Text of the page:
The other day I received an e-mail from a friend back in the U.S. They were discussing their increasing lack of motivation to train in wushu. Some of it was related to feeling they had started too late, or a lack of involvement in the school by other students or some other things. I wrote out some of my thoughts on the subject for them, but thought it might be something that a lot of wushu athletes out there are/have been/will be dealing with.
I have changed the specifics to protect the innocent. 😉
Thanks for sharing your thoughts with me. I know that it can
be difficult to discuss these things with the people you train with or
see regularly. I think that is why therapists exists. It is often
easier to talk to someone who is not directly involved in your
situation because they don’t have anything emotionally invested in
what you are saying and can be a little more objective about it. In
any case, I appreciate you feeling comfortable enough with me to tell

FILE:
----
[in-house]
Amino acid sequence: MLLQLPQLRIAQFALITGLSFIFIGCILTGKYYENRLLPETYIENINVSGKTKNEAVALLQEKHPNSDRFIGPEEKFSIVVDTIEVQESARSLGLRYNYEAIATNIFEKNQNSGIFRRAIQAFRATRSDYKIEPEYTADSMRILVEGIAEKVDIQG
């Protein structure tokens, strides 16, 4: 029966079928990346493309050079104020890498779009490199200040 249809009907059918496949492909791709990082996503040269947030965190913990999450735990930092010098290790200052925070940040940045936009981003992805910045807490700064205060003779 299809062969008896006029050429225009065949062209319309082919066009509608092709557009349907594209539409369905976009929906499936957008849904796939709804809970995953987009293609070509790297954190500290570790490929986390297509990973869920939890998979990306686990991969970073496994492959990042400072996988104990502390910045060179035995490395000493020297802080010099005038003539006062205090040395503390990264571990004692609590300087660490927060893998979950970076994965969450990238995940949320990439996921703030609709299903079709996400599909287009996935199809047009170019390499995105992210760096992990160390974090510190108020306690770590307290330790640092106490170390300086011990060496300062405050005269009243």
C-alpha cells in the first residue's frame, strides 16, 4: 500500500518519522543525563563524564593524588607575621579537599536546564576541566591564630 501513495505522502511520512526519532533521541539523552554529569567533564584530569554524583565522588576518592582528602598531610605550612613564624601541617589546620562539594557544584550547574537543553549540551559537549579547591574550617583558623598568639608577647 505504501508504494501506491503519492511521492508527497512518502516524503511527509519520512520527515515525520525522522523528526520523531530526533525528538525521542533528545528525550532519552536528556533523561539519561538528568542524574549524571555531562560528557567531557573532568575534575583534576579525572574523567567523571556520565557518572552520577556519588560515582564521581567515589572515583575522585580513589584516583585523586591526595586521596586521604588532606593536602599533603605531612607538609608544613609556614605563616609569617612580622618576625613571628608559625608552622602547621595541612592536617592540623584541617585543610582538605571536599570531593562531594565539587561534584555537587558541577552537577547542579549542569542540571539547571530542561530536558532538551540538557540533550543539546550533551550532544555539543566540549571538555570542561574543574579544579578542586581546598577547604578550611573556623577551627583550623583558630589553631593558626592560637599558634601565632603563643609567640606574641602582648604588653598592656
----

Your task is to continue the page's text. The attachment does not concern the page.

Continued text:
me what you are thinking and feeling.
What you are feeling is totally normal and natural. I’ve felt
it many times. Almost all the wushu athletes I know have felt it at
one time or another. You should never feel bad about feeling a lack
of motivation or some disinterest in training from time to time.
Because what defines you isn’t what you feel, so much as what you do
about those feelings. We can get that lack of motivation from a
variety of things and all of the things you mentioned are pretty
Advanced students (or any students for that matter) leaving schools and
going off to do other things is pretty common. I can’t tell you how
many various iterations of students I have seen at Wushu West over the
years. The people who were there when I started left so long ago,
even the super old timers wouldn’t have a clue who they were.
By my count, the current “advanced” students are the 7th
generation of them since I started at Wushu West in 1995. I think
there is a turn-around every 2 – 4 years and this is pretty common
at most wushu schools, yours included. But what is important to
keep in mind is that your decision to train in wushu didn’t exist as a
result of those students being at the school. You decided to study
wushu because you found something in the sport itself worth pursuing.
As long as you keep that perspective in mind — that training wushu is
a personal decision not based on the actions of others — then that
can help you keep focused on your training.